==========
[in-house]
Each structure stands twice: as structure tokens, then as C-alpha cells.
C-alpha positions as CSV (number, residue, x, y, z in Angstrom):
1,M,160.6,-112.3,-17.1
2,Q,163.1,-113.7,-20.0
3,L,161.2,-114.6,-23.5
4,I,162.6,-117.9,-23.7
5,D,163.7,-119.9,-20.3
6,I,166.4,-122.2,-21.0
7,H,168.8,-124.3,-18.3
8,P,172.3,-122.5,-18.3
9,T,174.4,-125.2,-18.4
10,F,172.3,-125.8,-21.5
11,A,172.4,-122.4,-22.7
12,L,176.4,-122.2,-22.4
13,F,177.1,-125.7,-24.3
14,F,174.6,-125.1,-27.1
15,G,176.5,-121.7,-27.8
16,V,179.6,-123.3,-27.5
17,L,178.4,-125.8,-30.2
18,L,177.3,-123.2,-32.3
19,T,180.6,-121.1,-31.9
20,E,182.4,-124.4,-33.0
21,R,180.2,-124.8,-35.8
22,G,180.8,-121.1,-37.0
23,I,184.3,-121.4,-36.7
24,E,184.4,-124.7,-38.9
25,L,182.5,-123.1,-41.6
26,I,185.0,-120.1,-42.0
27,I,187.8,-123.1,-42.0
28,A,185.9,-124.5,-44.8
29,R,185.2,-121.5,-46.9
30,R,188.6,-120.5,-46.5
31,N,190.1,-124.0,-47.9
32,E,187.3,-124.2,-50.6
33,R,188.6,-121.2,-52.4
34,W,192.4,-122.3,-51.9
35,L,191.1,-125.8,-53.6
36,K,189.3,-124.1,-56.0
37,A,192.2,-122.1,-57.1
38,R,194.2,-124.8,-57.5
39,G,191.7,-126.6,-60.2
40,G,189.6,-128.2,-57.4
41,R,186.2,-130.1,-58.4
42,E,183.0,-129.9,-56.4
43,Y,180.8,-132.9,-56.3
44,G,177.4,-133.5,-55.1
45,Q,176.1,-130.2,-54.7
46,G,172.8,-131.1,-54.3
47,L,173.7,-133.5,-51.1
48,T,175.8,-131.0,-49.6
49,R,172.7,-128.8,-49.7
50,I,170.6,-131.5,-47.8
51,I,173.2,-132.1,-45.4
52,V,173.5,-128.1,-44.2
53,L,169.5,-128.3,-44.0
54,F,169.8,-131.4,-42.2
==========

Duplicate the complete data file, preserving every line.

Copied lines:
[in-house]
Each structure stands twice: as structure tokens, then as C-alpha cells.
C-alpha positions as CSV (number, residue, x, y, z in Angstrom):
1,M,160.6,-112.3,-17.1
2,Q,163.1,-113.7,-20.0
3,L,161.2,-114.6,-23.5
4,I,162.6,-117.9,-23.7
5,D,163.7,-119.9,-20.3
6,I,166.4,-122.2,-21.0
7,H,168.8,-124.3,-18.3
8,P,172.3,-122.5,-18.3
9,T,174.4,-125.2,-18.4
10,F,172.3,-125.8,-21.5
11,A,172.4,-122.4,-22.7
12,L,176.4,-122.2,-22.4
13,F,177.1,-125.7,-24.3
14,F,174.6,-125.1,-27.1
15,G,176.5,-121.7,-27.8
16,V,179.6,-123.3,-27.5
17,L,178.4,-125.8,-30.2
18,L,177.3,-123.2,-32.3
19,T,180.6,-121.1,-31.9
20,E,182.4,-124.4,-33.0
21,R,180.2,-124.8,-35.8
22,G,180.8,-121.1,-37.0
23,I,184.3,-121.4,-36.7
24,E,184.4,-124.7,-38.9
25,L,182.5,-123.1,-41.6
26,I,185.0,-120.1,-42.0
27,I,187.8,-123.1,-42.0
28,A,185.9,-124.5,-44.8
29,R,185.2,-121.5,-46.9
30,R,188.6,-120.5,-46.5
31,N,190.1,-124.0,-47.9
32,E,187.3,-124.2,-50.6
33,R,188.6,-121.2,-52.4
34,W,192.4,-122.3,-51.9
35,L,191.1,-125.8,-53.6
36,K,189.3,-124.1,-56.0
37,A,192.2,-122.1,-57.1
38,R,194.2,-124.8,-57.5
39,G,191.7,-126.6,-60.2
40,G,189.6,-128.2,-57.4
41,R,186.2,-130.1,-58.4
42,E,183.0,-129.9,-56.4
43,Y,180.8,-132.9,-56.3
44,G,177.4,-133.5,-55.1
45,Q,176.1,-130.2,-54.7
46,G,172.8,-131.1,-54.3
47,L,173.7,-133.5,-51.1
48,T,175.8,-131.0,-49.6
49,R,172.7,-128.8,-49.7
50,I,170.6,-131.5,-47.8
51,I,173.2,-132.1,-45.4
52,V,173.5,-128.1,-44.2
53,L,169.5,-128.3,-44.0
54,F,169.8,-131.4,-42.2